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In a significant shift, the Indian government has announced a new policy for foreign investment (FDI) in the space sector. This policy balances the need to attract much-needed investment with national security concerns.

Under the new guidelines, announced on March 5th, foreign companies can now invest:

100% in making components for satellites.
Up to 74% in manufacturing and operating satellites.
Up to 49% in building and launching rockets.

Investments exceeding these limits will require government approval.

This move aims to address the sluggish foreign investment in India’s space program in recent years. Experts attribute this slowdown to global economic issues.

However, the government is taking a cautious approach. Dr. Jayant Patil of Larsen & Toubro highlights the dual-use nature of launch vehicles, which can be similar to intercontinental ballistic missiles (ICBMs). He emphasizes that the FDI policy aligns with existing defense ministry restrictions, which also limit foreign investment in this area to 49%. Additionally, launch vehicles fall under international regulations (MTCR) that prevent unrestricted foreign control over such technology.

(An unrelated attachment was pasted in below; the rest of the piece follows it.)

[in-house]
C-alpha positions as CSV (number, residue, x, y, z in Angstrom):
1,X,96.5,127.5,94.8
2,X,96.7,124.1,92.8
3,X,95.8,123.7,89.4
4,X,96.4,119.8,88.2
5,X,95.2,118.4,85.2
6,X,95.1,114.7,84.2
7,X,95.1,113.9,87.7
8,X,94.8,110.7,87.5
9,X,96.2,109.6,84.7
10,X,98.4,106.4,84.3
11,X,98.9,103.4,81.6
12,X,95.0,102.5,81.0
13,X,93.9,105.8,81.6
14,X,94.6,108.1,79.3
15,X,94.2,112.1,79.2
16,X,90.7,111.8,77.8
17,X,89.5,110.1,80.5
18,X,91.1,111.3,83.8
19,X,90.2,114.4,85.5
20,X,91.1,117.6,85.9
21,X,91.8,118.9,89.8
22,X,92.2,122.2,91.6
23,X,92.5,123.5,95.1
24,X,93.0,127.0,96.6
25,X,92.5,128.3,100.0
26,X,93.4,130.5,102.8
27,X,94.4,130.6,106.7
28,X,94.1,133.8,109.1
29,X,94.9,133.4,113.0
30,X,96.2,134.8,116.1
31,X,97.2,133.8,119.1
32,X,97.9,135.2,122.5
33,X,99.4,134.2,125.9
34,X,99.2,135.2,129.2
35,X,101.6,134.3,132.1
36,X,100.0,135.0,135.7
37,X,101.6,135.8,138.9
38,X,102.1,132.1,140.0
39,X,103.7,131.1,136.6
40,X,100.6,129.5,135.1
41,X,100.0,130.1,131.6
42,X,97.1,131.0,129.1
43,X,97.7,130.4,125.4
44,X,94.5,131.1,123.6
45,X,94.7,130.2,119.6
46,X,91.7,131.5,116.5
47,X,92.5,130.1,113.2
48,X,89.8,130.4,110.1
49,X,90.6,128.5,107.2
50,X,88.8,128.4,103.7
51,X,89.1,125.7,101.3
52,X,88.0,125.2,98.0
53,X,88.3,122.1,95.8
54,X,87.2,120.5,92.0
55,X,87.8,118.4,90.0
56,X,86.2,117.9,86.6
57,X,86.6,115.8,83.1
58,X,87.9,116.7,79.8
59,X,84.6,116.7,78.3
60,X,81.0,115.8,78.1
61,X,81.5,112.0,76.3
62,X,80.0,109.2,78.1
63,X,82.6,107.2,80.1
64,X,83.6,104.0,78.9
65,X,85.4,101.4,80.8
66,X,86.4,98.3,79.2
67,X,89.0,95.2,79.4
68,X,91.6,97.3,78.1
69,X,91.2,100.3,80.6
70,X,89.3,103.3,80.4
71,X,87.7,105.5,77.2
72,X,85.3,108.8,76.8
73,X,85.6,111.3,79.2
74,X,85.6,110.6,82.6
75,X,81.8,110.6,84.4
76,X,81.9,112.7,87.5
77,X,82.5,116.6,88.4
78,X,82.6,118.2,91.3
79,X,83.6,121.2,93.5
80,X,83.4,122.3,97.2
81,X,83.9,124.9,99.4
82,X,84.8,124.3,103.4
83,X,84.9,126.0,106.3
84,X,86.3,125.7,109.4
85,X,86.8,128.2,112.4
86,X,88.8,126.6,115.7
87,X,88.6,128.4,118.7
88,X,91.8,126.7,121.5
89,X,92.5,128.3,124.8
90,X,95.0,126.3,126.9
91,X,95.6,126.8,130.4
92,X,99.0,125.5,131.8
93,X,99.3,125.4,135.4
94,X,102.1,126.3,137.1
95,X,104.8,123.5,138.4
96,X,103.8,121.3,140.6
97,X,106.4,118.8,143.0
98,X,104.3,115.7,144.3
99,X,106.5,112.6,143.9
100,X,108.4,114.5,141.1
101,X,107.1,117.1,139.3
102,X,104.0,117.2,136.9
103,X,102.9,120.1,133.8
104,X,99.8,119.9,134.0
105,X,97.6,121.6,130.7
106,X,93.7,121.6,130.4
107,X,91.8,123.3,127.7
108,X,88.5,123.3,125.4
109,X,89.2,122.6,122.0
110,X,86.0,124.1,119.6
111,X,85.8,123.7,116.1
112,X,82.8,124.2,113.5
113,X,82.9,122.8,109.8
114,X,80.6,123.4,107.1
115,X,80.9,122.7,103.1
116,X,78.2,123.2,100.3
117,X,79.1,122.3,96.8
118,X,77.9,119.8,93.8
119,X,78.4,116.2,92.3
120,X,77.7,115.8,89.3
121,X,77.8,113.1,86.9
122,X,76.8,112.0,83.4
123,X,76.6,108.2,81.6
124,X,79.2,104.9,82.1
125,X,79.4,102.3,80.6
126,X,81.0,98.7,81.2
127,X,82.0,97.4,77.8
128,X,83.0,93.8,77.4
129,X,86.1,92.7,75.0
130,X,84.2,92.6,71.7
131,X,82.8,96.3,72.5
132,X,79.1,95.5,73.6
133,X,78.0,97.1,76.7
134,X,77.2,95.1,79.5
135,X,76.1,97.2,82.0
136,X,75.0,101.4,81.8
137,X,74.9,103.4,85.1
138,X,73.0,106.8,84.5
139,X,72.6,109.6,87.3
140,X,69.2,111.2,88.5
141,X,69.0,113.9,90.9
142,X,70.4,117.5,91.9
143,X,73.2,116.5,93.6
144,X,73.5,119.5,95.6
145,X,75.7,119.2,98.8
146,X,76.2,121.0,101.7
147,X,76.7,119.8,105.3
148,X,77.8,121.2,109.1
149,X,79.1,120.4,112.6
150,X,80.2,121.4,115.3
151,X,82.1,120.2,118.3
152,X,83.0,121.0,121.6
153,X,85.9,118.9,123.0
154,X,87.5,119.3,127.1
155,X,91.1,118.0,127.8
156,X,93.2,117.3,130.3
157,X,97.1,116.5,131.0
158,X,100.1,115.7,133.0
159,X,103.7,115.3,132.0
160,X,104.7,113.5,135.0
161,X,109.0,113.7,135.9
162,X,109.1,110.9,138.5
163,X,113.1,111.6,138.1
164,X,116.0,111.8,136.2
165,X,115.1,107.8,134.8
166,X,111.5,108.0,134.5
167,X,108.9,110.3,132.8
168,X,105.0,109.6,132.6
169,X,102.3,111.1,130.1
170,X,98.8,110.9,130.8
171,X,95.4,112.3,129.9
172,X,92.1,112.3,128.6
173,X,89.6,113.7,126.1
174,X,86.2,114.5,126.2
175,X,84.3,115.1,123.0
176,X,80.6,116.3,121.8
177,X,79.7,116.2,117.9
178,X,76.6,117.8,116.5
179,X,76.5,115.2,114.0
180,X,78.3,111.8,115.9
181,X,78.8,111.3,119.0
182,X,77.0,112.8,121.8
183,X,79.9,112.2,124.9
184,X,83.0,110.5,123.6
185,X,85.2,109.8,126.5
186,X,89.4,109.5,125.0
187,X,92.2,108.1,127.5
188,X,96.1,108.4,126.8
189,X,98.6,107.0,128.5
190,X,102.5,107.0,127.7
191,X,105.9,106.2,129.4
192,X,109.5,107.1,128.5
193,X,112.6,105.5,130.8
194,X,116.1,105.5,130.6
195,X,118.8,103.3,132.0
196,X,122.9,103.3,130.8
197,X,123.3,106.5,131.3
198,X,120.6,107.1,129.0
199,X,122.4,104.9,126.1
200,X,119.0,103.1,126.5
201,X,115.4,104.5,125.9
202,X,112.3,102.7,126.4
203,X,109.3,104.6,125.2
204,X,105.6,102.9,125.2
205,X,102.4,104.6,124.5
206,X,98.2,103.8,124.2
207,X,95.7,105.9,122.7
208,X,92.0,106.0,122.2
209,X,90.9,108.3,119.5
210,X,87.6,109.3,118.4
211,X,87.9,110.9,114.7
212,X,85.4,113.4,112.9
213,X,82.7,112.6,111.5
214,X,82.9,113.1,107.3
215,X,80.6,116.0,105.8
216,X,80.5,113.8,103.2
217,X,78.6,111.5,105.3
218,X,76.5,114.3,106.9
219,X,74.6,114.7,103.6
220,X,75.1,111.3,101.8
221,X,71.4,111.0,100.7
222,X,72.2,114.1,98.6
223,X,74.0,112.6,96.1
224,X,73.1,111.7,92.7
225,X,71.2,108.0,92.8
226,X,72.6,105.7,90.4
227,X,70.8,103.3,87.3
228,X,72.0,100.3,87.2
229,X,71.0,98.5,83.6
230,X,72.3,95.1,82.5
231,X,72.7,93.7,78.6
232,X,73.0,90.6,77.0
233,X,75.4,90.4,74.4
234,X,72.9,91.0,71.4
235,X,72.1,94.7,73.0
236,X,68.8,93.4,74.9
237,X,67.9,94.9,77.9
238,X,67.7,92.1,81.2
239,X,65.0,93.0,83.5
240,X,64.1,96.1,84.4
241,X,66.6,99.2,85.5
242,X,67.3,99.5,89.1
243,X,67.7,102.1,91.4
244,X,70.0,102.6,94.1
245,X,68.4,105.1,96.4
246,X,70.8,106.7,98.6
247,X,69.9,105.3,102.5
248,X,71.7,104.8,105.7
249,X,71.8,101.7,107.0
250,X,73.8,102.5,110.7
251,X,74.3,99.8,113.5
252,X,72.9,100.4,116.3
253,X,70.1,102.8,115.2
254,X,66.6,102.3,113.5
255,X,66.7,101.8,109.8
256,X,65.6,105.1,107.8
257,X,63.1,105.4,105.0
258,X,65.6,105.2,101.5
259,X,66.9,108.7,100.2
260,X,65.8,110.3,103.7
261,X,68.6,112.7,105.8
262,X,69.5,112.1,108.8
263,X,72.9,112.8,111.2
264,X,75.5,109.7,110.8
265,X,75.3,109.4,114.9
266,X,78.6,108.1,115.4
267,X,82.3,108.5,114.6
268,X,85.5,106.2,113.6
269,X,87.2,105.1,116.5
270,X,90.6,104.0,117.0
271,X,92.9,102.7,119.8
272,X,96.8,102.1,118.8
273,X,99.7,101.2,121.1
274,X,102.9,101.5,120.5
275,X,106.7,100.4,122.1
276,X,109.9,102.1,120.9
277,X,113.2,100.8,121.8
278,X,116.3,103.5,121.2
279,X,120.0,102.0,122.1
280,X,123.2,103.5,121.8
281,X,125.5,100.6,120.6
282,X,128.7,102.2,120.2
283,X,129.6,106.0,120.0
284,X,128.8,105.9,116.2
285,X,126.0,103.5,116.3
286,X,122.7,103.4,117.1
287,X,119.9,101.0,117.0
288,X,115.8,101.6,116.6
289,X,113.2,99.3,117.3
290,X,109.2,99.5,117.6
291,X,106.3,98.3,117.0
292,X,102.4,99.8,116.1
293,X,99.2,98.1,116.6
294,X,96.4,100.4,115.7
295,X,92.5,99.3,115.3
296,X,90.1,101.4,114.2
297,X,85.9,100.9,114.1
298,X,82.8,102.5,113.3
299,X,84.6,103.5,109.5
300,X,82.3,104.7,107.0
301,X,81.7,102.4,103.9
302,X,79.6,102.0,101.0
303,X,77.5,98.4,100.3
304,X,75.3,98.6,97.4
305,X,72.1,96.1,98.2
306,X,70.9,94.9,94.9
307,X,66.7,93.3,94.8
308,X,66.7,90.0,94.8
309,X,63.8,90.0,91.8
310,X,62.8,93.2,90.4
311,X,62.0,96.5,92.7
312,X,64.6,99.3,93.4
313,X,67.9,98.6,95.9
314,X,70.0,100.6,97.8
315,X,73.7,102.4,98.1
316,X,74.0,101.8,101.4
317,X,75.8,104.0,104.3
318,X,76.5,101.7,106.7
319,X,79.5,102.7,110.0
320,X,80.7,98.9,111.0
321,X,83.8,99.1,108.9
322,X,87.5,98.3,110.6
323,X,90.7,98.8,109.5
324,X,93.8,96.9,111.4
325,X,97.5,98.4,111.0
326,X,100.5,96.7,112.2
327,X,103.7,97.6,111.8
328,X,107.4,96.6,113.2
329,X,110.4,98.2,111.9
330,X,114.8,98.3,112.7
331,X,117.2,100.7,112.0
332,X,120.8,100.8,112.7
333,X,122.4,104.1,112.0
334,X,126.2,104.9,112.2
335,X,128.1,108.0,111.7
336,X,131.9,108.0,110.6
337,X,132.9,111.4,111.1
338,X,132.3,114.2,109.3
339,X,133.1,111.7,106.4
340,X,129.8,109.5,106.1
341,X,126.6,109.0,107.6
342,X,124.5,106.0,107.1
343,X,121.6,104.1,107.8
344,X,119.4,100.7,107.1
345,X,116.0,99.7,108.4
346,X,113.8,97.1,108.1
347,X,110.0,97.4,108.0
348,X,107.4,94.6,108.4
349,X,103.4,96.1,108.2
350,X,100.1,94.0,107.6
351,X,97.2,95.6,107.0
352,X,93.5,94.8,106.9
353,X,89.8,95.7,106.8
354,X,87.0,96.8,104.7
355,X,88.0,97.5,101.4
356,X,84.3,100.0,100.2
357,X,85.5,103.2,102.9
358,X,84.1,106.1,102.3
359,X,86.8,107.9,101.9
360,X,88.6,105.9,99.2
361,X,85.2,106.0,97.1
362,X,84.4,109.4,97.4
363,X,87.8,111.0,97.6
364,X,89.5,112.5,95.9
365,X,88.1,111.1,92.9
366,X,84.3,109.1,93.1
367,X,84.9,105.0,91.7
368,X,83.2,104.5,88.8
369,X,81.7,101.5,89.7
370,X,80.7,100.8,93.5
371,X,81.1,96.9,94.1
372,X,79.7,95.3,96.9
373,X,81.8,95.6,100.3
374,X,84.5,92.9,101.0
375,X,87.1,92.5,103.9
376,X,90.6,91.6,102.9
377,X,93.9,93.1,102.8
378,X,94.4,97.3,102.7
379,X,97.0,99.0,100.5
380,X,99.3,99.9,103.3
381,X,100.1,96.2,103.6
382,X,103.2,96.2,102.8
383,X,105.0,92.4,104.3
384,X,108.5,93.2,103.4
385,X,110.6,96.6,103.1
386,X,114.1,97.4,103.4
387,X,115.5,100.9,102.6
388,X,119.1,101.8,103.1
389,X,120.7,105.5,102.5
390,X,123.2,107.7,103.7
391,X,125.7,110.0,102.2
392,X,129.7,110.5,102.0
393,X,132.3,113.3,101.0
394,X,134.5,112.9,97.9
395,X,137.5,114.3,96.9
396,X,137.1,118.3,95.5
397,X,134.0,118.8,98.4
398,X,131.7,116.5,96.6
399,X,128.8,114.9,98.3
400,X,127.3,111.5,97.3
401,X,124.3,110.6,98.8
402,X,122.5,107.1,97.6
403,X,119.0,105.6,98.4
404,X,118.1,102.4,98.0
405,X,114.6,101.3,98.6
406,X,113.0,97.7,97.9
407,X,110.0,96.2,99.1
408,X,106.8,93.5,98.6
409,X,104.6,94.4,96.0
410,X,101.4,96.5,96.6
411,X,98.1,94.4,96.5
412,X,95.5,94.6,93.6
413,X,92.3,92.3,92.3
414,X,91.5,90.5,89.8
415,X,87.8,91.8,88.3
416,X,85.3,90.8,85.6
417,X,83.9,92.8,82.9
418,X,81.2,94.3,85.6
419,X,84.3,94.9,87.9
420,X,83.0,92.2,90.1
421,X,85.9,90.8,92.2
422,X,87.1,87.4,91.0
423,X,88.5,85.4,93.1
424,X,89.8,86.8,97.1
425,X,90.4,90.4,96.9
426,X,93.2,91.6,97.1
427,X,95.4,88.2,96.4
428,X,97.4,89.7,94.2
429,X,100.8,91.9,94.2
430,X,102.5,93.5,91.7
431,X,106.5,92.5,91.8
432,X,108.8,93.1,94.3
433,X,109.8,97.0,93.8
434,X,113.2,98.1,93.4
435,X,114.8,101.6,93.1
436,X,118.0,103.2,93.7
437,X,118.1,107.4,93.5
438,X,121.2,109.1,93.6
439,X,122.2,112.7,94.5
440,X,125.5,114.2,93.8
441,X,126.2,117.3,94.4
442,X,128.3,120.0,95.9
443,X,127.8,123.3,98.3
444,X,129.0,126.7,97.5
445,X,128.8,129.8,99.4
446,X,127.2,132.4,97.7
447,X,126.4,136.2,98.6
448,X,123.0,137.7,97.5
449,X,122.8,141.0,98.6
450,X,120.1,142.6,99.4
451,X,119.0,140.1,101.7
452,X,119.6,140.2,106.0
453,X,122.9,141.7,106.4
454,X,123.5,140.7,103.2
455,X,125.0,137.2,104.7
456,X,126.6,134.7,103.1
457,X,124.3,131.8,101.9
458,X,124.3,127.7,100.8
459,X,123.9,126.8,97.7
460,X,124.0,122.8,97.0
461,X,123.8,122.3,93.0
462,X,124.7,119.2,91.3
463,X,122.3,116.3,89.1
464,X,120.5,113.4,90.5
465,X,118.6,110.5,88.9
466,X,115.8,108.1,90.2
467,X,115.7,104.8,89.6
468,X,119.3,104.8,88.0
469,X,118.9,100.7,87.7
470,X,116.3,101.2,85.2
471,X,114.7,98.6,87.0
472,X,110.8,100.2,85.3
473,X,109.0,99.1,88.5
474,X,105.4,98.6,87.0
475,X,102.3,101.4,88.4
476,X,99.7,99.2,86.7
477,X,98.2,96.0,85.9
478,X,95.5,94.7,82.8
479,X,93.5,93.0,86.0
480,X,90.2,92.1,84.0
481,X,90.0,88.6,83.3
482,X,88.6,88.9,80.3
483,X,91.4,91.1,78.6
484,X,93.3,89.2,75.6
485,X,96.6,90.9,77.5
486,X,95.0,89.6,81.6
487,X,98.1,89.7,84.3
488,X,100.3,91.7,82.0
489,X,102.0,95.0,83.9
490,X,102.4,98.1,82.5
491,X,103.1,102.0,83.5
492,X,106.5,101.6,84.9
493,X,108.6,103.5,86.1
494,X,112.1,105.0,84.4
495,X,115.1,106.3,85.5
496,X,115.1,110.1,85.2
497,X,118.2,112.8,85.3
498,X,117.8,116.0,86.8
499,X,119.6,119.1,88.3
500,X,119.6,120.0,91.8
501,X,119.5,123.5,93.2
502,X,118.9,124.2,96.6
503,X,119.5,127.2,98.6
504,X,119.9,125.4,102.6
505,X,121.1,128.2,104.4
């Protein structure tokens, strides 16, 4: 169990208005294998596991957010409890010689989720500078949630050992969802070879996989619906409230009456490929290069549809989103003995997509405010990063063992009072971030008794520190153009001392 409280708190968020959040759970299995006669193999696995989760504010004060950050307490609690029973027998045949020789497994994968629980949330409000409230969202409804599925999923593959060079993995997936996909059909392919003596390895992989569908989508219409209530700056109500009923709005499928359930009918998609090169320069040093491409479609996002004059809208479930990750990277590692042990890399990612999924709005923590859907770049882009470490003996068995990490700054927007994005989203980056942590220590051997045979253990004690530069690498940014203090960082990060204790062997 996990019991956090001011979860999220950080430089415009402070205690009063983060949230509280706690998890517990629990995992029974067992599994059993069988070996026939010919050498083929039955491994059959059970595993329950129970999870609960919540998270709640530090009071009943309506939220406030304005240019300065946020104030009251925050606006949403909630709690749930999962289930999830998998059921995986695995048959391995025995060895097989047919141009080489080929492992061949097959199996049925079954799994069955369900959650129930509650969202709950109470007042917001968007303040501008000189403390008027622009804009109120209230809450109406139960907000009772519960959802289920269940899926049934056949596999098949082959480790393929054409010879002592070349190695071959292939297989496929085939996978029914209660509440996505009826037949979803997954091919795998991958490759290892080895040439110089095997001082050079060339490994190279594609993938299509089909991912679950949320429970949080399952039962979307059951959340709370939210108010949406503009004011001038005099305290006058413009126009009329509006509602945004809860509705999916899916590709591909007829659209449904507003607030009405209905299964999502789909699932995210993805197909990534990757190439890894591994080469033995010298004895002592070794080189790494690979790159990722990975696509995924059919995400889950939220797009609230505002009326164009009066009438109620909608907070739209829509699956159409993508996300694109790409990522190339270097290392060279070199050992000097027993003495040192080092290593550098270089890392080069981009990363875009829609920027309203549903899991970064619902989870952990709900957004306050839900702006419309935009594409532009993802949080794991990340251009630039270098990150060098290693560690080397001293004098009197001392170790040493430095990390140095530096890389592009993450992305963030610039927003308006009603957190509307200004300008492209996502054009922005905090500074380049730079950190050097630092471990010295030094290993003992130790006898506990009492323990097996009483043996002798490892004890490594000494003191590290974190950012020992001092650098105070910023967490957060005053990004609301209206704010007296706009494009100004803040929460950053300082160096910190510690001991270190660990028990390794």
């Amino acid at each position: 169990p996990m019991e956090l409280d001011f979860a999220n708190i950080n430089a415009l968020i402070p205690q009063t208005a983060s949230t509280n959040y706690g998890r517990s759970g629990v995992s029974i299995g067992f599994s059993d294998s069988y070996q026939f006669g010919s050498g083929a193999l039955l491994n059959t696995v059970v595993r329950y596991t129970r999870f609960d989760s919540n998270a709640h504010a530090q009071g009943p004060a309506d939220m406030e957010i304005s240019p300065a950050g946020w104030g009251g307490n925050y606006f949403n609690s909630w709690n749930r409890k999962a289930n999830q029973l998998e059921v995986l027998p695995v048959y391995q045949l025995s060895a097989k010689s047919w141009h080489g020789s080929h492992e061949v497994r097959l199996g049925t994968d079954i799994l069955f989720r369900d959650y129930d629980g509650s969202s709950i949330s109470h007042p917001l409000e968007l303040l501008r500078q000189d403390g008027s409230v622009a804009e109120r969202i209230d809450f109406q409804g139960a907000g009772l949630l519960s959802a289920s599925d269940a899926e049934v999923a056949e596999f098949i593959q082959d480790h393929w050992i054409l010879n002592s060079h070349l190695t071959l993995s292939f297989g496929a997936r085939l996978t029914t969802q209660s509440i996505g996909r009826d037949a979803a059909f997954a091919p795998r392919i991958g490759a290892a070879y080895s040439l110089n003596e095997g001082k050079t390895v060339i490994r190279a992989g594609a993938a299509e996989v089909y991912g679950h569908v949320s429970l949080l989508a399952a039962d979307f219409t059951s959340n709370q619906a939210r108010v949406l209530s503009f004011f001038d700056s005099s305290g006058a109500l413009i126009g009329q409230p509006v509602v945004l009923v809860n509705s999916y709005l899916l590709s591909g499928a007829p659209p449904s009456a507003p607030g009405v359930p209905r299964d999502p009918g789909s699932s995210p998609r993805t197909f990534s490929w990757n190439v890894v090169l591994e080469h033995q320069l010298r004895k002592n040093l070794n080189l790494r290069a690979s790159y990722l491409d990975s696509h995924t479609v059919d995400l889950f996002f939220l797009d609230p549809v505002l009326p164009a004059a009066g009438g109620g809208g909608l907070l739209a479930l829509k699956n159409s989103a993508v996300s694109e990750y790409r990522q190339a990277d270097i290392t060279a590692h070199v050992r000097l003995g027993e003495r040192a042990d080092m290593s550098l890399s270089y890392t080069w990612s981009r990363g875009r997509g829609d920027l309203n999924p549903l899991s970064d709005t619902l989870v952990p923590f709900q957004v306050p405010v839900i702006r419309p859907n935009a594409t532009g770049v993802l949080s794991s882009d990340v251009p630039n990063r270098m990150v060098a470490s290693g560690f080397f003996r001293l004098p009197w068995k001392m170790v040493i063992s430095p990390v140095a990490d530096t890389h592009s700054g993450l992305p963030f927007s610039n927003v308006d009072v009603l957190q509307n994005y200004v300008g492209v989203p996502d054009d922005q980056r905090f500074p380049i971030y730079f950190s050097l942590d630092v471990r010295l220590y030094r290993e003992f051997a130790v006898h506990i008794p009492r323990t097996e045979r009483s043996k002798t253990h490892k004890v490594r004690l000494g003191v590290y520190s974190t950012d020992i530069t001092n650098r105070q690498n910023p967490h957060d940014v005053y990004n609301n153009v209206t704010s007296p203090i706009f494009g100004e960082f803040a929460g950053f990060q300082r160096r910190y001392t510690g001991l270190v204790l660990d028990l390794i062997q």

Maneck Behramkamdin of Godrej Aerospace agrees. He sees the varied FDI limits across different space sectors as a reflection of strategic considerations. These considerations include the importance, complexity, and security risks associated with each area. This approach aims to attract investment while safeguarding national interests.